Julie Bonzon: I completed a PhD thesis last spring, writing about the young generation of South African photographers. During the course of my research, I realised that most of the exhibitions I saw in Europe about the theme of ‘Photography from Africa’ tended to showcase the same artists. Discussions with photographers and artists working in South Africa and beyond, as well as research trips to Johannesburg and Cape Town, made me conscious of the fact that galleries played a key role in promoting the work of their artists on the international scene. As a result, artists whose work was not represented by a gallery could sometimes lack visibility. The motivation behind The Photographic Collective was to fill that gap. Also, I wanted the content featured on The Photographic Collective to be accessible to anyone around the world with a good Internet connection.
CM: The Photographic Collective exists as a group of individuals but collaboration is at the core of its projects. How did you initiate this collaboration and how will you continue to grow these relationships?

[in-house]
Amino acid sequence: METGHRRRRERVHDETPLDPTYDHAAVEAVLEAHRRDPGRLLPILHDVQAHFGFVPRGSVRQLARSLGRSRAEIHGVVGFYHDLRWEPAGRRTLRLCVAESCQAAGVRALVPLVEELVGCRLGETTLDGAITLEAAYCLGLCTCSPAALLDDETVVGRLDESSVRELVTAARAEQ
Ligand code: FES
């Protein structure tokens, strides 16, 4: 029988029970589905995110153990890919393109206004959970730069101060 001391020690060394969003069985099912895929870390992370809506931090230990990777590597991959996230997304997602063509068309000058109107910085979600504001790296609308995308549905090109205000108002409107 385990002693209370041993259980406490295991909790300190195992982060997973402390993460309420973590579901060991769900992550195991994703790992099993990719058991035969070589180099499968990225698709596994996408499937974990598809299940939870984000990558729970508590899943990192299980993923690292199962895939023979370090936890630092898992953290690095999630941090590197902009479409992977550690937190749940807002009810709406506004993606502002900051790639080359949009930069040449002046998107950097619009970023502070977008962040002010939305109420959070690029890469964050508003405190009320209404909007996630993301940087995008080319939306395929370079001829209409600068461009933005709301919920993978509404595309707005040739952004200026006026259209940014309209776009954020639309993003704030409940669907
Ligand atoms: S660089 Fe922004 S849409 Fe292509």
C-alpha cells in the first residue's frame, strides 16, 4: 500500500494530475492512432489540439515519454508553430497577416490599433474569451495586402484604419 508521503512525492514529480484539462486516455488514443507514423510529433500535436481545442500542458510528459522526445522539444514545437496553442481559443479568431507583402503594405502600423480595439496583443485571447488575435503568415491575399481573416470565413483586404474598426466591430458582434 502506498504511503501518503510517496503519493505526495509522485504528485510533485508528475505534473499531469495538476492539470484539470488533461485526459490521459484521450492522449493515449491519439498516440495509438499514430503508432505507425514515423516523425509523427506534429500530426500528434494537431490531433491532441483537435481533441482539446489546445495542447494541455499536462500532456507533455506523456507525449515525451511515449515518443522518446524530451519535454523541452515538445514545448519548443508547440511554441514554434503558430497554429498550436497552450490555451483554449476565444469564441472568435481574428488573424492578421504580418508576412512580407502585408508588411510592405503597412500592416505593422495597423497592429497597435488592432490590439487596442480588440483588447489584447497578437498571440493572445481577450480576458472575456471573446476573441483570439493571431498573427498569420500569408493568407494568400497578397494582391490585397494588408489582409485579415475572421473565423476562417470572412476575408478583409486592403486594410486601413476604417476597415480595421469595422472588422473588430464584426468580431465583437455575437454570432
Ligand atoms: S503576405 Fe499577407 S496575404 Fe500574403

JB: Collaboration has been an essential part of The Photographic Collective since the day of its implementation. Being based in London, I wanted to liaise with artists and photographers working across Africa to help me find artists whose representation on The Photographic Collective website and Instagram page could be beneficial. The board of advisers is key to the success of The Photographic Collective. It consists today of Jabulani Dhlamini (South Africa), Laura El-Tantawy (Egypt/UK), Lebohang Kganye (South Africa), Ala Kheir (Sudan), Laila Hida (Morocco), Michelle Loukidis (South Africa), Mário Macilau (Mozambique), Uche Okpa-Iroha (Nigeria), Nii Obodai (Ghana and Mozambique), Léonard Pongo (Brussels/DRC) and Rijasolo (Madagascar).